Romans 7:14-25 For we know that the law is spiritual, but I am carnal, sold under sin. [15] For what I am doing, I do not understand. For what I will to do, that I do not practice; but what I hate, that I do. [16] If, then, I do what I will not to do, I agree with the law that it is good. [17] But now, it is no longer I who do it, but sin that dwells in me. [18] For I know that in me (that is, in my flesh) nothing good dwells; for to will is present with me, but how to perform what is good I do not find. [19] For the good that I will to do, I do not do; but the evil I will not to do, that I practice. [20] Now if I do what I will not to do, it is no longer I who do it, but sin that dwells in me. [21] I find then a law, that evil is present with me, the one who wills to do good. [22] For I delight in the law of God according to the inward man. [23] But I see another law in my members, warring against the law of my mind, and bringing me into captivity to the law of sin which is in my members. [24] O wretched man that I am! Who will deliver me from this body of death? [25] I thank God--through Jesus Christ our Lord! So then, with the mind I myself serve the law of God, but with the flesh the law of sin.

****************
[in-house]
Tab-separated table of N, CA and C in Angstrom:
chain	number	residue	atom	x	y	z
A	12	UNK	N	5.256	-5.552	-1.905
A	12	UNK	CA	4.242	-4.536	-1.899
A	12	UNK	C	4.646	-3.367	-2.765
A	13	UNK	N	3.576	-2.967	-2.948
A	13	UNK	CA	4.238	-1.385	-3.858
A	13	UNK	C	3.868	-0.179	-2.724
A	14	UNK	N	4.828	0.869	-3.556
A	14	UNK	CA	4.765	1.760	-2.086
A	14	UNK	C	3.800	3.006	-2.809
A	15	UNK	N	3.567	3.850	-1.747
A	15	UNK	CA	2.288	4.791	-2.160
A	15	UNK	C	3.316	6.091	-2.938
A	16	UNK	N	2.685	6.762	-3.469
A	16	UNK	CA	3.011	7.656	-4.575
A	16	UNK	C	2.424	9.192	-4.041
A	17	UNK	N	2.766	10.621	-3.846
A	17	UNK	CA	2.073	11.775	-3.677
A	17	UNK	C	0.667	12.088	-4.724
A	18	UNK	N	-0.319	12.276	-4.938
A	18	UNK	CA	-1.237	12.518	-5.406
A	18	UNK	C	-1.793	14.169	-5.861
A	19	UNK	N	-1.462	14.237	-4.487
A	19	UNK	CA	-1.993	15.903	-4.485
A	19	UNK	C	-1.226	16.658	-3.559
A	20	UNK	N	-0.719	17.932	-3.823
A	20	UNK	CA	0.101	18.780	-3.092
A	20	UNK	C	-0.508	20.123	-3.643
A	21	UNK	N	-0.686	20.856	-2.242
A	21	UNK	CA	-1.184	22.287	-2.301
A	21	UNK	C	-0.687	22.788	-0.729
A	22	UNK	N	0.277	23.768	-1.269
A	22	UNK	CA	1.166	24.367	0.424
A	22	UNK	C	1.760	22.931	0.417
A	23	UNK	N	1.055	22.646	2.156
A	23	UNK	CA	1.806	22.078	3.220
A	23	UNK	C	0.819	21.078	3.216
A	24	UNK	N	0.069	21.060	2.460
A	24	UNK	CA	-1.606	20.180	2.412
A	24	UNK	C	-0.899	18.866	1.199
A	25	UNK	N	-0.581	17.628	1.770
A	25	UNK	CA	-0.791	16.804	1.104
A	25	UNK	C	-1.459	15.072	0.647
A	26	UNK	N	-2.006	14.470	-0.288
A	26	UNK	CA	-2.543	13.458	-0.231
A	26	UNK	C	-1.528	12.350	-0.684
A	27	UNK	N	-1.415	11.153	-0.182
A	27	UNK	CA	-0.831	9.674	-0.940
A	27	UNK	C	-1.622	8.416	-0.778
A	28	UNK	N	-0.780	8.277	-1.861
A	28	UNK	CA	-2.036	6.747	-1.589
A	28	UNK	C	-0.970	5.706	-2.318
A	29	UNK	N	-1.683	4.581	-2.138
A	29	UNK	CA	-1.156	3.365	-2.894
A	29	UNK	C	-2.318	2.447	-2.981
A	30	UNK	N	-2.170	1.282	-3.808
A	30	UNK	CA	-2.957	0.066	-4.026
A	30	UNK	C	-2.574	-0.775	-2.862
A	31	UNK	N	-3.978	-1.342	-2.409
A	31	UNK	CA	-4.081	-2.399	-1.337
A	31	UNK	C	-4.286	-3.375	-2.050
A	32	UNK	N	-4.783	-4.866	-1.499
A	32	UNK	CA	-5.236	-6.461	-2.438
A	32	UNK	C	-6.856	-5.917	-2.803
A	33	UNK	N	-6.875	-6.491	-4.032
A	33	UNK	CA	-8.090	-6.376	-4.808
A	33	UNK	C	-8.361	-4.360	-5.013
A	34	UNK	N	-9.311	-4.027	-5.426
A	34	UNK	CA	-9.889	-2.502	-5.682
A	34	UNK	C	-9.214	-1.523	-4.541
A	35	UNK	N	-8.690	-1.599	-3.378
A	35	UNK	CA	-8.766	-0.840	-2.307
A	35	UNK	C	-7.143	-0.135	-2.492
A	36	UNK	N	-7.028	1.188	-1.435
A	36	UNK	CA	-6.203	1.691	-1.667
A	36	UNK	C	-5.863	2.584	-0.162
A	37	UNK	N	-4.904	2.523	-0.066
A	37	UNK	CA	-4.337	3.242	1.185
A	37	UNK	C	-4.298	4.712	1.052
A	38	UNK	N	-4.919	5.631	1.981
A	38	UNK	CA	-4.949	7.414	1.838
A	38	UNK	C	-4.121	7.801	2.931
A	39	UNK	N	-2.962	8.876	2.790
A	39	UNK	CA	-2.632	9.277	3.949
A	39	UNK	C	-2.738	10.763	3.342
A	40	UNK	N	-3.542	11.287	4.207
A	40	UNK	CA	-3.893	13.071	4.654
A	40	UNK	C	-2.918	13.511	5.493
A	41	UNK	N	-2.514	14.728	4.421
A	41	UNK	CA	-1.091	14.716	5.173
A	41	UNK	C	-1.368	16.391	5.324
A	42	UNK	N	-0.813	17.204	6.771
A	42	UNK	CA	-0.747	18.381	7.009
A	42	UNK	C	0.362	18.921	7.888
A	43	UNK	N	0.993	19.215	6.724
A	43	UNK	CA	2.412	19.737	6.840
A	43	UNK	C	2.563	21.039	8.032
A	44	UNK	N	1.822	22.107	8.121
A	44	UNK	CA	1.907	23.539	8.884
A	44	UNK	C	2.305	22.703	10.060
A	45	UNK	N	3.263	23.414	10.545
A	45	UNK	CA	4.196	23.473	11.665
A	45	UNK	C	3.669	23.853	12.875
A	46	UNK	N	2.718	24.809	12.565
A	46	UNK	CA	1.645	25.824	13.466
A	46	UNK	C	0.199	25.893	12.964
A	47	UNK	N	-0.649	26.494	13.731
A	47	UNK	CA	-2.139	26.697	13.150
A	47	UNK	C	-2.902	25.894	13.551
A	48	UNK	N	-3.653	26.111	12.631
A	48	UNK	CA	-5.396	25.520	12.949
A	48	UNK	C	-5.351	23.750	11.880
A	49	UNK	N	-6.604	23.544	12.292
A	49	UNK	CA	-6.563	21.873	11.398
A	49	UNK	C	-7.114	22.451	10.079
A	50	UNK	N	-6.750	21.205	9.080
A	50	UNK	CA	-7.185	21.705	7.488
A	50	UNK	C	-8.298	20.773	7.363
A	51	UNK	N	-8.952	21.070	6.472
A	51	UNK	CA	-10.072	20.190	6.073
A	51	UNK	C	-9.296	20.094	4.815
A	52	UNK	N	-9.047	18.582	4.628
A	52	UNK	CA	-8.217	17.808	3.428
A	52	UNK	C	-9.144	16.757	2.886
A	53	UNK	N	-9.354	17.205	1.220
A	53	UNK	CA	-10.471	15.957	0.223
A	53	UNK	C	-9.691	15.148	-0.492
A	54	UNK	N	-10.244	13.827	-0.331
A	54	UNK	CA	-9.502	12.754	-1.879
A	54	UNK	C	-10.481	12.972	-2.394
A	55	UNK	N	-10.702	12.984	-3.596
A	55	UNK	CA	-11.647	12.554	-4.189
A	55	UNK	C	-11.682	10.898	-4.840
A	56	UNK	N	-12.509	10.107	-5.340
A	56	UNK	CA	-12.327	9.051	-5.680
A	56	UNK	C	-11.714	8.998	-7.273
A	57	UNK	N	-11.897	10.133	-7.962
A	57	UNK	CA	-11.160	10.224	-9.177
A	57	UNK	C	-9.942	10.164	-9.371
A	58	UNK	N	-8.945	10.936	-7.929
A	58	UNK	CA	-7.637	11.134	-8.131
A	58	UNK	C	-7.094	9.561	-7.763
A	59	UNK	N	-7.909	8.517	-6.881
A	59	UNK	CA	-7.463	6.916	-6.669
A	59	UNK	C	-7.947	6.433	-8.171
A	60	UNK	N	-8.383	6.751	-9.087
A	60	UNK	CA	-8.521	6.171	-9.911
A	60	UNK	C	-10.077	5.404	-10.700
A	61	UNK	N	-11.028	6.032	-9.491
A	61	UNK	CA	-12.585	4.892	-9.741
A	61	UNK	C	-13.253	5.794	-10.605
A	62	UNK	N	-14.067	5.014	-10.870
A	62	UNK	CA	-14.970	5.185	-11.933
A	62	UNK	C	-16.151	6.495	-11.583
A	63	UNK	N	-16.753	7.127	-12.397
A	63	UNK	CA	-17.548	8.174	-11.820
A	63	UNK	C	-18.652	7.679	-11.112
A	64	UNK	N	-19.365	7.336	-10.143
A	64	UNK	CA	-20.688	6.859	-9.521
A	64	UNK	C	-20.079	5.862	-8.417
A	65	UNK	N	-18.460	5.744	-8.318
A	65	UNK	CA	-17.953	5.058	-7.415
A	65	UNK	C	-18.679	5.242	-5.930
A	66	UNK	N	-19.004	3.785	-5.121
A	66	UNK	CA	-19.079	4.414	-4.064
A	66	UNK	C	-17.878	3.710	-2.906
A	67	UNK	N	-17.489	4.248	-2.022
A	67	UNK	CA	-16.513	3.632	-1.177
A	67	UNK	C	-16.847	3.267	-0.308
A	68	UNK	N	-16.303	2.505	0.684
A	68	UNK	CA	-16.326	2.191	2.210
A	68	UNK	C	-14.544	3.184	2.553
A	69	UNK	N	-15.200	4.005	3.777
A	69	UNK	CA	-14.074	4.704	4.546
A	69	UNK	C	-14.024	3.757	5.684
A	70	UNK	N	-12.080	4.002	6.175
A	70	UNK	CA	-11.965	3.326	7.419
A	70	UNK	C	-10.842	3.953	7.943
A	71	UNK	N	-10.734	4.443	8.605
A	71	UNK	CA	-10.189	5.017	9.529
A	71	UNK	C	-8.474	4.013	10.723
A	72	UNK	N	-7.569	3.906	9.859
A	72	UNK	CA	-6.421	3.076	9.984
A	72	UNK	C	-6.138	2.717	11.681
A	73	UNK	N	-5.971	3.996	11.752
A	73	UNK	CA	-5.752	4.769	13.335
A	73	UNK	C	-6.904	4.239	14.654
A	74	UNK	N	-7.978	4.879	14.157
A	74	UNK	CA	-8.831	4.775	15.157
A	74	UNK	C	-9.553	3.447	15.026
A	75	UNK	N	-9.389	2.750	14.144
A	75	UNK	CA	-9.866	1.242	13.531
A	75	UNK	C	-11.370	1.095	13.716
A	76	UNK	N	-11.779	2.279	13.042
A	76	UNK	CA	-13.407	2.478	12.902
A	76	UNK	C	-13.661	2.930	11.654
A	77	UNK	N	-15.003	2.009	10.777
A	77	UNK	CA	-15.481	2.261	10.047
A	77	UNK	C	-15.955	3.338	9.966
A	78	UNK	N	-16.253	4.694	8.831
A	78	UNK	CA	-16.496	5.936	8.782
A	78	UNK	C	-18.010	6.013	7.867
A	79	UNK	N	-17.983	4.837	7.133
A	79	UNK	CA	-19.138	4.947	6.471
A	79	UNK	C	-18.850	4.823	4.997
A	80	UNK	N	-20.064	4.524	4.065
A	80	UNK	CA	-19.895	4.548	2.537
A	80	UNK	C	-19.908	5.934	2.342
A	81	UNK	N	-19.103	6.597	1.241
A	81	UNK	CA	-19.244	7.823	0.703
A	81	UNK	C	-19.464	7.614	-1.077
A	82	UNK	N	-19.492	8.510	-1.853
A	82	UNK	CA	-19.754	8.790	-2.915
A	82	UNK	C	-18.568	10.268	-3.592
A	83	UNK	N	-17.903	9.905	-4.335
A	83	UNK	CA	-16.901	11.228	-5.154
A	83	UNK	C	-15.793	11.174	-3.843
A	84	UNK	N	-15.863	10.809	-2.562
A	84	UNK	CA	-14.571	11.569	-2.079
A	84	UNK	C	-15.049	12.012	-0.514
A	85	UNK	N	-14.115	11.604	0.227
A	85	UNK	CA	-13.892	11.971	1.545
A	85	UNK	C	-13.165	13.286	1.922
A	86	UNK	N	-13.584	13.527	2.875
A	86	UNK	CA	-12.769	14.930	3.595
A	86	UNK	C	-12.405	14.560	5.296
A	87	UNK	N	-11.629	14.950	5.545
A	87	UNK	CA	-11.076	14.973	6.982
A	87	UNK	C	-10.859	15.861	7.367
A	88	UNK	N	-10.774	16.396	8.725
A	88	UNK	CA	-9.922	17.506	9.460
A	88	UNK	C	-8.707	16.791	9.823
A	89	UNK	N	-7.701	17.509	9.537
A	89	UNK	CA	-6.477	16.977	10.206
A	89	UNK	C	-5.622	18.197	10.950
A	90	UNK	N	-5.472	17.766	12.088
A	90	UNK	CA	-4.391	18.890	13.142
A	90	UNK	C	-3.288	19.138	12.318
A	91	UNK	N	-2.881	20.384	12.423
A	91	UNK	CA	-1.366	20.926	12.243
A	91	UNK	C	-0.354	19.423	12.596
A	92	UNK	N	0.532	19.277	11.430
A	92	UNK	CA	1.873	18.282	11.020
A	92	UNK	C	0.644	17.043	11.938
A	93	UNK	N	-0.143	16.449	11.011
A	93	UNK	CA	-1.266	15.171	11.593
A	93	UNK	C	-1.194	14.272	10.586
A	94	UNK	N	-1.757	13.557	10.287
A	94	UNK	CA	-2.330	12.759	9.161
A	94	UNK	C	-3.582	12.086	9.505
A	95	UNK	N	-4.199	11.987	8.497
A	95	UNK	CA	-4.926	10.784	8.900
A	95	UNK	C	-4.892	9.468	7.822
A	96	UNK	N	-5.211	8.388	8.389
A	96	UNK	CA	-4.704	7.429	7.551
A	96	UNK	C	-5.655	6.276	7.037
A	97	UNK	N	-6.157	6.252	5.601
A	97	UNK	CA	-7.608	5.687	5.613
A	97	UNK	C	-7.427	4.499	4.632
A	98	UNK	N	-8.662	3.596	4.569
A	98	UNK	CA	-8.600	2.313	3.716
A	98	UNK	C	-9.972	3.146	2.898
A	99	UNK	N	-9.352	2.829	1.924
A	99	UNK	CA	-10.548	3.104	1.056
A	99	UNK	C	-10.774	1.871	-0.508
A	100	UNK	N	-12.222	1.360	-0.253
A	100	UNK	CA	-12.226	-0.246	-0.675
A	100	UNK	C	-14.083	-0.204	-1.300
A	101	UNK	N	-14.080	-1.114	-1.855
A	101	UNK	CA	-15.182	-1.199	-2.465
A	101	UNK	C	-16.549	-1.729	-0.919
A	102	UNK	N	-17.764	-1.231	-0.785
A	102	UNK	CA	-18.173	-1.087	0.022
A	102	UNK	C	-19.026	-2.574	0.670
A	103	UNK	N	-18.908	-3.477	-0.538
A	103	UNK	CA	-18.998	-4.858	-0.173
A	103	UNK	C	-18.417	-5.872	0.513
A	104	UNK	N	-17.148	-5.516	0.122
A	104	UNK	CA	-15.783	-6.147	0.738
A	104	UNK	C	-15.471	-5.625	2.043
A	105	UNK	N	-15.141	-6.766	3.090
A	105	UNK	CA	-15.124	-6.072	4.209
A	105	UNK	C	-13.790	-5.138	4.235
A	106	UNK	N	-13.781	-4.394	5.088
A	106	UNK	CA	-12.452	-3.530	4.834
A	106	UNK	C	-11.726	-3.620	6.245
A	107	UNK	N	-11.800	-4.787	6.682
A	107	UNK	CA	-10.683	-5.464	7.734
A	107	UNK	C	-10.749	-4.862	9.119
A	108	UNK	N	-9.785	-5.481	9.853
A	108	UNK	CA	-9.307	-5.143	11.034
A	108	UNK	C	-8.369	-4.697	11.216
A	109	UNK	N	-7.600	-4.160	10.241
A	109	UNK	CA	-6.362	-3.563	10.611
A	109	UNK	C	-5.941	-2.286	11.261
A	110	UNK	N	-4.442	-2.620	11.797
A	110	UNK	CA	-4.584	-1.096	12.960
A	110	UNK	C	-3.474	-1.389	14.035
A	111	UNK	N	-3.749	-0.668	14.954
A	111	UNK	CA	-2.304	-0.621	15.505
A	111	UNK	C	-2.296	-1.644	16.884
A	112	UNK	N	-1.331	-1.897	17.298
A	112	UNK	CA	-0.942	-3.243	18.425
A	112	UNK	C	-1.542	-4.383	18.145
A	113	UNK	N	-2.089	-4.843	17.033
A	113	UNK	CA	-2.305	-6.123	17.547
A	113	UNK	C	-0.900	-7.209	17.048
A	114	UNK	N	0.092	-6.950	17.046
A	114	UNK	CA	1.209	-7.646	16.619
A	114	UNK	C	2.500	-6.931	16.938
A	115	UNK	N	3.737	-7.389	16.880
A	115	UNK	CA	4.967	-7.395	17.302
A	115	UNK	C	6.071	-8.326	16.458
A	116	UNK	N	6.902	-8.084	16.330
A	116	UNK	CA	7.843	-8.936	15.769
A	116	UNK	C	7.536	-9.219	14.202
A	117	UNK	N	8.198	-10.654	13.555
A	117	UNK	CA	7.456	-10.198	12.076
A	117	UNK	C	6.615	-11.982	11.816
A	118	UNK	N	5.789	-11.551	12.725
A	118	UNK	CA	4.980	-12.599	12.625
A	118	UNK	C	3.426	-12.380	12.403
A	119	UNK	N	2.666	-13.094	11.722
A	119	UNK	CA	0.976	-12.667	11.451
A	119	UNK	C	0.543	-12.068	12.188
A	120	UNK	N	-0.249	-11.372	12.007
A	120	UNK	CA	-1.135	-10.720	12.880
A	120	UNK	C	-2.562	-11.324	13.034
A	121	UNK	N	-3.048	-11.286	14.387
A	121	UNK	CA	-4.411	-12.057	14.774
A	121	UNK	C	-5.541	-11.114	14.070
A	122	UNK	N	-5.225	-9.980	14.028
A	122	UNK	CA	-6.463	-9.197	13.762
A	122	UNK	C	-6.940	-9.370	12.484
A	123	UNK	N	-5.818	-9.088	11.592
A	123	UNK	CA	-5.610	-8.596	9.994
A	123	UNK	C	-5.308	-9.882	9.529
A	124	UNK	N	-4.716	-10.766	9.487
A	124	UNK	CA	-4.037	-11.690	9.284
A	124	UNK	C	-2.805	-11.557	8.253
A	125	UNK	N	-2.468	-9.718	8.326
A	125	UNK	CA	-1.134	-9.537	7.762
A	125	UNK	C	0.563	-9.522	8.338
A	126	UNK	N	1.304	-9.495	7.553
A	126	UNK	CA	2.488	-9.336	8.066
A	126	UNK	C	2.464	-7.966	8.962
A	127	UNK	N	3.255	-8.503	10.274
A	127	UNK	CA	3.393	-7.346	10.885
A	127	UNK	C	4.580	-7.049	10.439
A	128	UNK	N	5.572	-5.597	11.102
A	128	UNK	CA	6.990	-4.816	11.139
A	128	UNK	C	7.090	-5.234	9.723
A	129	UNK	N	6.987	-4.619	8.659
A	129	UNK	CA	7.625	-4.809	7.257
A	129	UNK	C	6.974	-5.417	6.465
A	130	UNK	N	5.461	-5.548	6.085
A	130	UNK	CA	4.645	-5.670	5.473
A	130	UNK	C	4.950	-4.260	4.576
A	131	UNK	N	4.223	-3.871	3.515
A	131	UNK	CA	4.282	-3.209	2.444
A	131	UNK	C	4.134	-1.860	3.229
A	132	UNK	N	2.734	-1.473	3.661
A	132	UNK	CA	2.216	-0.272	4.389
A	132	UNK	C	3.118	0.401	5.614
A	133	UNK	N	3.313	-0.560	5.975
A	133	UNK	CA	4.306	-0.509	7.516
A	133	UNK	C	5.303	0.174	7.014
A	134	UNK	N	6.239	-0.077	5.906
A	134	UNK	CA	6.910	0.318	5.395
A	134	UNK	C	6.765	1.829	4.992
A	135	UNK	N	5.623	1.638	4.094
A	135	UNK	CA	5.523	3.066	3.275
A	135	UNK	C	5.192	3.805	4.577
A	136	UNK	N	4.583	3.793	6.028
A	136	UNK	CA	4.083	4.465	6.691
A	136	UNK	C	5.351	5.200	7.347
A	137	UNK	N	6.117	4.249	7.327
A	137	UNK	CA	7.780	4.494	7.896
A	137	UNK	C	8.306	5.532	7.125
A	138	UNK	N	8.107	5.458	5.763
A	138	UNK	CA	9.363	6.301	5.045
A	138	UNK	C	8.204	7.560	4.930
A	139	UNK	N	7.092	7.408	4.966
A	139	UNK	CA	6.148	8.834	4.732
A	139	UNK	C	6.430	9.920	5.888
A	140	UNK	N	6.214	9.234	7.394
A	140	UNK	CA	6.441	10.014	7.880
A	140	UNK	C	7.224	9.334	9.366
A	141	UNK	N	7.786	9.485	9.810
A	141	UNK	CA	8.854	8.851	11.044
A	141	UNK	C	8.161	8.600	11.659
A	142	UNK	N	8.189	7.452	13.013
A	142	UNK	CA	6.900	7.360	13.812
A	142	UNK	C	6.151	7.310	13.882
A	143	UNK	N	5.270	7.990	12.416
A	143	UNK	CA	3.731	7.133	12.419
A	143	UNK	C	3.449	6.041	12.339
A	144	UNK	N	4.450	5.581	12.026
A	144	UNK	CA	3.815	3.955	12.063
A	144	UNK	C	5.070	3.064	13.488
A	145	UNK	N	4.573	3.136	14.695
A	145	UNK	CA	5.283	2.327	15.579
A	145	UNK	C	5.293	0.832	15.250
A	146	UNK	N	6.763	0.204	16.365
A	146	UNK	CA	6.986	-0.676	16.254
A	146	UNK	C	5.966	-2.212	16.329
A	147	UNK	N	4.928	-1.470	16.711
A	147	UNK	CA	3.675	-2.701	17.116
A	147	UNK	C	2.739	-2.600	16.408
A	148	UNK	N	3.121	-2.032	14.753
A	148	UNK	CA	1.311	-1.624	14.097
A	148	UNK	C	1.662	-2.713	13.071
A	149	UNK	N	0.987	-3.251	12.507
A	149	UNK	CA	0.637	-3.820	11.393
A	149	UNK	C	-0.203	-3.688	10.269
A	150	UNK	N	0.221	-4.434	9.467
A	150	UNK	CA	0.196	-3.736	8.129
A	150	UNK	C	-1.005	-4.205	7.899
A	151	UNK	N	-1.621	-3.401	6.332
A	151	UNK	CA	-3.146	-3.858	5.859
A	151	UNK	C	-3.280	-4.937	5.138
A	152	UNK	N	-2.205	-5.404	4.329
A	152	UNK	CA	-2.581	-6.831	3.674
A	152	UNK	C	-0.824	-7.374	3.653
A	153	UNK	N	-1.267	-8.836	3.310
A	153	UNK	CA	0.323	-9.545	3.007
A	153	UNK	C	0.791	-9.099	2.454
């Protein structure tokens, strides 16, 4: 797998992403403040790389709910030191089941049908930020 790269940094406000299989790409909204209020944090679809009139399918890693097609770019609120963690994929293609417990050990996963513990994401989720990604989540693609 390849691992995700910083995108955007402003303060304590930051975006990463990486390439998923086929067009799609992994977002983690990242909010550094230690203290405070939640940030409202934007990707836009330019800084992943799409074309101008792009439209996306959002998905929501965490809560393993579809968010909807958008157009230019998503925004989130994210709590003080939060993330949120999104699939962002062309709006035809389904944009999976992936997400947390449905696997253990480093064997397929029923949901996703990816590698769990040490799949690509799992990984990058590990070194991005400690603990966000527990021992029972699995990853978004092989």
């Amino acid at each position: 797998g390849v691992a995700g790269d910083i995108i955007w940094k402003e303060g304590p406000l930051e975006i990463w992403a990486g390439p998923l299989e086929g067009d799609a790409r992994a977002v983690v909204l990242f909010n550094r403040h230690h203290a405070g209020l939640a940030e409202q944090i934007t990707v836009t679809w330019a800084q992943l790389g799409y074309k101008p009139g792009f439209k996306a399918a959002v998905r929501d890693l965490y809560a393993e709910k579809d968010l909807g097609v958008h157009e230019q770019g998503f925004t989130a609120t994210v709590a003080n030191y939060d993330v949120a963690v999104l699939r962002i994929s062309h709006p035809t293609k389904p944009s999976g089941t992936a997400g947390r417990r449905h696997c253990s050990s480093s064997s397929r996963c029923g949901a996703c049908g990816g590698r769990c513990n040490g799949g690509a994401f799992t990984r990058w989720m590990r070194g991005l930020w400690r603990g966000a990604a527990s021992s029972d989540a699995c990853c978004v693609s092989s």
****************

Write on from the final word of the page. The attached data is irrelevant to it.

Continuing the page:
It is indeed very possible to think oneself to be blessed when really we are accursed.  Commenting on Psalm 32:1-2 which reads:
Psalm 32:1-2  A Psalm of David. A Contemplation. Blessed is he whose transgression is forgiven, Whose sin is covered. [2] Blessed is the man to whom the Lord does not impute iniquity, And in whose spirit there is no deceit.
John Calvin wrote: 
It is no wonder, therefore, that he who feels not his disease refuses the remedy. The two kinds of this guile which I have mentioned are to be particularly attended to. Few may be so hardened as not to be touched with the fear of God, and with some desire of his grace, and yet they are moved but coldly to seek forgiveness. Hence it comes to pass, that they do not yet perceive what an unspeakable happiness it is to possess God’s favor. Such was David’s case for a time, when a treacherous security stole upon him, darkened his mind, and prevented him from zealously applying himself to pursue after this happiness. Often do the saints labor under the same disease. If, therefore, we would enjoy the happiness which David here proposes to us, we must take the greatest heed lest Satan, filling our hearts with guile, deprive us of all sense of our wretchedness, in which every one who has recourse to subterfuges must necessarily pine away.